Prevention Of Malicious Insider In The Cloud Using Decoy Documents

DOI : 10.17577/IJERTV2IS4883

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Prevention Of Malicious Insider In The Cloud Using Decoy Documents

S. Muqtyar Ahmed1, P. Namratha2, C. Nagesp

1M.Tech, Department of CSE, Intell Engineering College, Anantapur, AP, INDIA.

2Assistant Professor in Department of CSE, Intell Engineering College, Anantapur, AP, INDIA.

3Associate Professor in Department of CSE, Intell Engineering College, Anantapur, AP, INDIA.


Cloud1 computing is the use of computing resources (hardware and software) that are delivered as a service over a network. Cloud computing entrusts remote services with a user's data, software and computation. Cloud computing promises to significantly change the way we use computers and access and store our personal and business information. With these new computing and communications paradigms arise new data security challenges. The data protection mechanisms such as encryption have failed in

preventing data theft attacks, especially those illegal actions by a malicious insider2 to the cloud. Much research in cloud computing security has focused on ways of preventing malicious insider and illegitimate access to data. A different approach to secure the cloud using decoy information technology, which we have come to call Fog computing3. Decoys4 are used to launch disinformation attacks against malicious insiders, preventing them from distinguishing the real sensitive customer data from fake worthless data. Alert message is issued to authenticated user.

Keywords: Cloud1, Malicious Insider2, Fog Computing3, Decoys4


Cloud computing is a model for enabling convenient, on demand network access to a shared pool of configurable computing resources (for example, networks, servers, storage, applications, and services) that can be rapidly provisioned and released with minimal management effort or service- provider interaction. It provides three services they are as

Software as a Service (SaaS): Offers renting application functionality from a service provider rather than buying, installing and running software yourself. Examples include and Gmail.

Platform as a Service (PaaS): Provides a platform in the cloud, upon which applications can be developed and executed. Examples include, through, and Microsoft (Azure).

Infrastructure as a Service (IaaS): Vendors offer computing power and storage space on demand. Examples include, Rackspace and Amazon S3.

The following figure shows the structure of the cloud computing,

Fig 1: Structure of cloud computing

Cloud Computing Threats: As we already mentioned, there are several significant threats that should be considered before adopting the paradigm of cloud computing, these threats are

  1. Abuse and Nefarious Use of Cloud

  2. Malicious Insider

  3. Data Loss or Leakage

  4. Account or Service Hijacking

  5. Unknown Risk Profile

Much research in Cloud computing security has focused on ways of preventing unauthorized and illegitimate access to data by developing sophisticated access control and encryption mechanisms. However these mechanisms have not been able to prevent data compromise. Van Dijk and Juels have shown that fully homomorphic encryption, often acclaimed as the solution to such threats, is not a sufficient data protection mechanism when used alone [1].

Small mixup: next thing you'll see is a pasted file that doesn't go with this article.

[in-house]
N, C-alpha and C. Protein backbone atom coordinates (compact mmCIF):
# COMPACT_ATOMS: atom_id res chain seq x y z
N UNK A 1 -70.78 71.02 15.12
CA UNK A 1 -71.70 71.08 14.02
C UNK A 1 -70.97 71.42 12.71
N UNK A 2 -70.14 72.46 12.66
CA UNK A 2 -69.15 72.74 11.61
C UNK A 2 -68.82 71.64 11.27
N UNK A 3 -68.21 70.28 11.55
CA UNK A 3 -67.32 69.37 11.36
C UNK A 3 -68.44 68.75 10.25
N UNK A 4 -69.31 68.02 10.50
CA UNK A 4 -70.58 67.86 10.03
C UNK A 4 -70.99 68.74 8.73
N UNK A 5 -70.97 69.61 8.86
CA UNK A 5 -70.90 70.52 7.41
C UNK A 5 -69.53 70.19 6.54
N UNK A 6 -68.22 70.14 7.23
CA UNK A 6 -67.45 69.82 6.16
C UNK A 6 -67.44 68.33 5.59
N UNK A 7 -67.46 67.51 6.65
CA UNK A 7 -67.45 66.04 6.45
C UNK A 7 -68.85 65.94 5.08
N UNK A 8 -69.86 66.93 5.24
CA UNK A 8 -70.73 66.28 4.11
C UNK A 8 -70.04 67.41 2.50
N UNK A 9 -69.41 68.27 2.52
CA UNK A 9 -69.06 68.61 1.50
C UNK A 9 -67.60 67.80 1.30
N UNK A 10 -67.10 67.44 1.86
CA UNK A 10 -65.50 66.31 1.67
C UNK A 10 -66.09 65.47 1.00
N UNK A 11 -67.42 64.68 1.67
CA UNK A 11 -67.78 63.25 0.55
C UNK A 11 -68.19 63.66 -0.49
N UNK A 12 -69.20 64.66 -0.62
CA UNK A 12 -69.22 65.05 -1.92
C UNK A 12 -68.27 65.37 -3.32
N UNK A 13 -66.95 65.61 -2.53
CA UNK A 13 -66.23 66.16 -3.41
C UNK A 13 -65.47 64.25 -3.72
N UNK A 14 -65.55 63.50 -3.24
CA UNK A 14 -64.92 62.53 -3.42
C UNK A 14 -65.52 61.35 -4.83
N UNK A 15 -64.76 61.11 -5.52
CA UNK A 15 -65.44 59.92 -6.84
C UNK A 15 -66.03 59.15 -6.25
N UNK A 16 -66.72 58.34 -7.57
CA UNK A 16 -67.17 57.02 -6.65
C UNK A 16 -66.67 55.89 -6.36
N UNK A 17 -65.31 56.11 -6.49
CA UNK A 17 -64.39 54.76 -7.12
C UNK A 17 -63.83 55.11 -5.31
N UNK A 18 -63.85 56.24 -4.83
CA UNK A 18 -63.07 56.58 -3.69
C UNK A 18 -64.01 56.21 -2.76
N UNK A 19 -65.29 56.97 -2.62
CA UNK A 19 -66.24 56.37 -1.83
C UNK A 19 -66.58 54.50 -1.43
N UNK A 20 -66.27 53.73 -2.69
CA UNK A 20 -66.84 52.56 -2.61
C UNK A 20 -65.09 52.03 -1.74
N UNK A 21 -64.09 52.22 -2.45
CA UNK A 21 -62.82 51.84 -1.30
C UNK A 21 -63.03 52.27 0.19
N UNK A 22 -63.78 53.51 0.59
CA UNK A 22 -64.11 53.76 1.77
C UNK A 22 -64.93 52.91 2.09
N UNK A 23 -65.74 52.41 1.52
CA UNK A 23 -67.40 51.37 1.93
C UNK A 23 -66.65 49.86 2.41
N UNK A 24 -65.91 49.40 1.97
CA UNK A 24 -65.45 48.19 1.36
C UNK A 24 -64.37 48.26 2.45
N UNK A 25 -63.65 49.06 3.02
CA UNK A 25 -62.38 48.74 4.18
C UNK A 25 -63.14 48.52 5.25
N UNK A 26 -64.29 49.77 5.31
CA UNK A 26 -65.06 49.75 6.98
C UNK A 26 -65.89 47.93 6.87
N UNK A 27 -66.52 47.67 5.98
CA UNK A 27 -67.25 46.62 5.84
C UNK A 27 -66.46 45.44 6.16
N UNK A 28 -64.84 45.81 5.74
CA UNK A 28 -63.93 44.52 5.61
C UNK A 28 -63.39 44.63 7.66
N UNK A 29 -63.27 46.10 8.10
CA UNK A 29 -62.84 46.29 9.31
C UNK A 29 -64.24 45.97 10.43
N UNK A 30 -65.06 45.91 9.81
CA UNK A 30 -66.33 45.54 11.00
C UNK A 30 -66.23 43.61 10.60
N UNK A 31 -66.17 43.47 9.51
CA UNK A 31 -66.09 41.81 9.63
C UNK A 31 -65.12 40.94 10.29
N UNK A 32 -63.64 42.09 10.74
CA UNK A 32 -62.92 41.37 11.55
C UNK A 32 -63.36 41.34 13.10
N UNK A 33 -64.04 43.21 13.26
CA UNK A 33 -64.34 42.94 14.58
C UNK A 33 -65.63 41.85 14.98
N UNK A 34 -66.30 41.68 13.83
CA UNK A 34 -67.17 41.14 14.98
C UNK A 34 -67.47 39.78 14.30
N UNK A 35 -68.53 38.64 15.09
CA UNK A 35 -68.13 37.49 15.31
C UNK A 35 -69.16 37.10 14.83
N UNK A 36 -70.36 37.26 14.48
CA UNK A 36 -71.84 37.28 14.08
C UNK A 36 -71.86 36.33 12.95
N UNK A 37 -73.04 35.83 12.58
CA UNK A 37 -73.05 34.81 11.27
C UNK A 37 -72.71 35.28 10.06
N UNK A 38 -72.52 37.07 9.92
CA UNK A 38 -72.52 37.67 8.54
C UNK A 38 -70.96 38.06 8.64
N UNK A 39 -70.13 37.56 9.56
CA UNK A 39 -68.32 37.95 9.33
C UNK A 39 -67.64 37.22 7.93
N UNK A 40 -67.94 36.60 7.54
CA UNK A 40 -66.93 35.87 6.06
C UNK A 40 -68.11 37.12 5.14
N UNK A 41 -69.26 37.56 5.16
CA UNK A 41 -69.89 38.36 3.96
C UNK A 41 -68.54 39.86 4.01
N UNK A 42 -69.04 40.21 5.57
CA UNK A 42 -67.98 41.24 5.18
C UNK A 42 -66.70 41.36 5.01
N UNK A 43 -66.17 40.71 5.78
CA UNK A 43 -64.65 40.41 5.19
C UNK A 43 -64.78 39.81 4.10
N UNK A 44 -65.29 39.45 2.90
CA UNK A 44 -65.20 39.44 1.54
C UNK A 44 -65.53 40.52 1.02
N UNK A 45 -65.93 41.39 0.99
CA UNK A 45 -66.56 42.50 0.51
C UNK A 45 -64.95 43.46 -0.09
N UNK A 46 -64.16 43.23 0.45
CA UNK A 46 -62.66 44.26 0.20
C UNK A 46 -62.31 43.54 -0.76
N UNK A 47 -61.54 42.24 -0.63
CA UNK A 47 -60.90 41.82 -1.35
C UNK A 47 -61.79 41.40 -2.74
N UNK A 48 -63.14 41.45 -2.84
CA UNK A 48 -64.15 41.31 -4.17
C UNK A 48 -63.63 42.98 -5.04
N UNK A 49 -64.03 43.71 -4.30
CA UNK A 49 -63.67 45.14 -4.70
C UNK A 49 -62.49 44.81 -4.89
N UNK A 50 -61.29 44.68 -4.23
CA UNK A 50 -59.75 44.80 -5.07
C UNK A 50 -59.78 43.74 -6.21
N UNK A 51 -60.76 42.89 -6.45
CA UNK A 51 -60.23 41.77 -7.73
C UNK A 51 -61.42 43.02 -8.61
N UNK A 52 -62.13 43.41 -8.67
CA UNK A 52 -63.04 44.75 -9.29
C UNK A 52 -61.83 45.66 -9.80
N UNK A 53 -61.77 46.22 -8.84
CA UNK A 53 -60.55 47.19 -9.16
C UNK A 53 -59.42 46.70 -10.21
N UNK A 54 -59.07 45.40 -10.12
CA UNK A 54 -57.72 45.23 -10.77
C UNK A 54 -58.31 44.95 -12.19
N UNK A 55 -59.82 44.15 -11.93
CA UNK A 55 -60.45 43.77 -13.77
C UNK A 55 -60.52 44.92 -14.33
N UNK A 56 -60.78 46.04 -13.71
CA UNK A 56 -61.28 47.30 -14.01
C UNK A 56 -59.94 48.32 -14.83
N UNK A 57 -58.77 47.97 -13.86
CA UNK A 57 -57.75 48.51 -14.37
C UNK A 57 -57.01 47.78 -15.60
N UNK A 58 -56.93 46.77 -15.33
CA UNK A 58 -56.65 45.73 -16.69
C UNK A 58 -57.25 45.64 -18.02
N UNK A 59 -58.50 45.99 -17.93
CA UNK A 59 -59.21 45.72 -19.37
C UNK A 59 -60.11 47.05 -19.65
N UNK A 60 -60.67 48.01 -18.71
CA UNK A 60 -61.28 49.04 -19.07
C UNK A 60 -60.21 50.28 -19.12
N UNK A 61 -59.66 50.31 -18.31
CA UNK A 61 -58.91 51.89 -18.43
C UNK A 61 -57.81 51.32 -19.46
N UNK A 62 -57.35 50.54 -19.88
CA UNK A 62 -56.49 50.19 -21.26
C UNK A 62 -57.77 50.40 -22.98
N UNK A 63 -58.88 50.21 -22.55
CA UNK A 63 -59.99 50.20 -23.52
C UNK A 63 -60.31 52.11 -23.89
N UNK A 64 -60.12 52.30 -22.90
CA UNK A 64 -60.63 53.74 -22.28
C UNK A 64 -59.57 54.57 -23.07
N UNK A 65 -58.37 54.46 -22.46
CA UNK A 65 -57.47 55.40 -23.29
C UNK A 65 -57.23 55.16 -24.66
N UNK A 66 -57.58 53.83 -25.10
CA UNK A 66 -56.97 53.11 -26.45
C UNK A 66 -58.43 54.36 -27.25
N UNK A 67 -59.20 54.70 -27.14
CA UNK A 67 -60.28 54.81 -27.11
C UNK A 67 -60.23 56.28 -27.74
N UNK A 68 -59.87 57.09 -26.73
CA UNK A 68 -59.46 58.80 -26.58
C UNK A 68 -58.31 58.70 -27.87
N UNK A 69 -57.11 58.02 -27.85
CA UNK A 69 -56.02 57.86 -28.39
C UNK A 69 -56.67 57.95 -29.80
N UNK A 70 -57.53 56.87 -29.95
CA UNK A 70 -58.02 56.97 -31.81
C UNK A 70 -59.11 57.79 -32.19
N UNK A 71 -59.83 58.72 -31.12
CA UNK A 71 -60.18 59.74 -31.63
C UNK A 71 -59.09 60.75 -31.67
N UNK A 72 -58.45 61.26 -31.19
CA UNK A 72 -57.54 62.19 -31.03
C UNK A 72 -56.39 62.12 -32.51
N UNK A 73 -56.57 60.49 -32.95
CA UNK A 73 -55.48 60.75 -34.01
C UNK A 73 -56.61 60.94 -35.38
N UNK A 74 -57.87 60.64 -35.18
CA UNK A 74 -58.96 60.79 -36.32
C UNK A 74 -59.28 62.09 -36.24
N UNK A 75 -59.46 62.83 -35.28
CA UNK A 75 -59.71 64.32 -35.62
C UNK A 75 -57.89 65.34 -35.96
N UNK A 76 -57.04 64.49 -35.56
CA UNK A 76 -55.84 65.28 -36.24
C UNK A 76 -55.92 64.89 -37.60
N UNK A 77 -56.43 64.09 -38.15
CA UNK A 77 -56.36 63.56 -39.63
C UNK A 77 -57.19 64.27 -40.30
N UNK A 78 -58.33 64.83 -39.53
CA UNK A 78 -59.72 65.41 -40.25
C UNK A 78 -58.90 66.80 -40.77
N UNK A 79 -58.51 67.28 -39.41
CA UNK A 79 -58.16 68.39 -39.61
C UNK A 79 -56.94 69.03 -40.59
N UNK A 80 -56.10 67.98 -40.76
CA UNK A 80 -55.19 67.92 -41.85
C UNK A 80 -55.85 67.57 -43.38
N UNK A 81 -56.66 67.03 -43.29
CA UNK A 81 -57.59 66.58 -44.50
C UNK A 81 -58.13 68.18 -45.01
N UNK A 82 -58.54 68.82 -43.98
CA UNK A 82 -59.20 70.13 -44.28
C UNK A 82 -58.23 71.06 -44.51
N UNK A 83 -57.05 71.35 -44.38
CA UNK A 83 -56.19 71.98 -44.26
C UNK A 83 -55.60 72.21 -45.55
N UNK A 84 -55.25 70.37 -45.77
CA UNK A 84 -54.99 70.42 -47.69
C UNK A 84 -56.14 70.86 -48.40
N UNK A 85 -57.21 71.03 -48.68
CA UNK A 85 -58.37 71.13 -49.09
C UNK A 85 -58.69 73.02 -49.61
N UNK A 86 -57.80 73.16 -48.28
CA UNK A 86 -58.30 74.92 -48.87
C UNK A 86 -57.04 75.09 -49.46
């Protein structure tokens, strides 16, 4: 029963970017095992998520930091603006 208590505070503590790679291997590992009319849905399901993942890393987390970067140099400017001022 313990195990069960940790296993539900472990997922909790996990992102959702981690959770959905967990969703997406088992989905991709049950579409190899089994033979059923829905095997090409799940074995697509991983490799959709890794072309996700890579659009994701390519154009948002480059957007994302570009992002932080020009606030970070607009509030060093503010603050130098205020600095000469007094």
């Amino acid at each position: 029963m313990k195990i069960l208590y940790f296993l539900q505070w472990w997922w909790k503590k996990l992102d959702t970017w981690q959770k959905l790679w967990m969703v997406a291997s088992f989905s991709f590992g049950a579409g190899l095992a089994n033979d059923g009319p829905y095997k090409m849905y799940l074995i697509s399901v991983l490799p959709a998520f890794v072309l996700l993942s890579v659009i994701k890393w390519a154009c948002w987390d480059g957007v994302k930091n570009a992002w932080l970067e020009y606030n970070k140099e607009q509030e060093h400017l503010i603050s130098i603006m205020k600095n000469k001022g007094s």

A completely different approach to securing the cloud using decoy information technology, that we have come to call Fog computing. We use this technology to launch

disinformation attacks against malicious insiders, preventing them from distinguishing

the real sensitive customer data from fake worthless data.

Malicious Insider

Insider attacks can be performed by malicious employees at the providers or users site. Malicious insider can steal the confidential data of cloud users. This threat can break the trust of cloud users on provider. A malicious insider can easily obtain passwords, cryptographic keys and files. These attacks may involve various types of fraud, damage or theft of information and misuse of IT resources. The threat of malicious attacks has increased due to lack of transparency in cloud providers processes and procedures [2]. It means that a provider may not reveal how employees are granted access and how this access is monitored or how reports as well as policy compliances are analyzed. Additionally, users have little visibility about the hiring practices of their provider that could open the door for an adversary, hackers or other cloud intruders to steal confidential information or to take control over the cloud. The level of access granted could enable attackers to collect confidential data or to gain complete control over the cloud services with little or no risk of detection. Malicious insider attacks can damage the financial value as well as brand reputation of an organization.

User Behavior Profiling

It is expected that access to a users information in the Cloud will exhibit a normal means of access. User profiling is a well known technique that can be applied here to model how, when, and how much a user accesses their information in the Cloud. Such

normal user behavior can be continuously checked to determine whether abnormal access to a users information is occurring. This method of behavior-based security is commonly used in fraud detection applications. Such profiles would naturally include volumetric information, how many documents are typically read and how often. These simple user specific features can serve to detect abnormal Cloud access based partially upon the scale and scope of data transferred [3].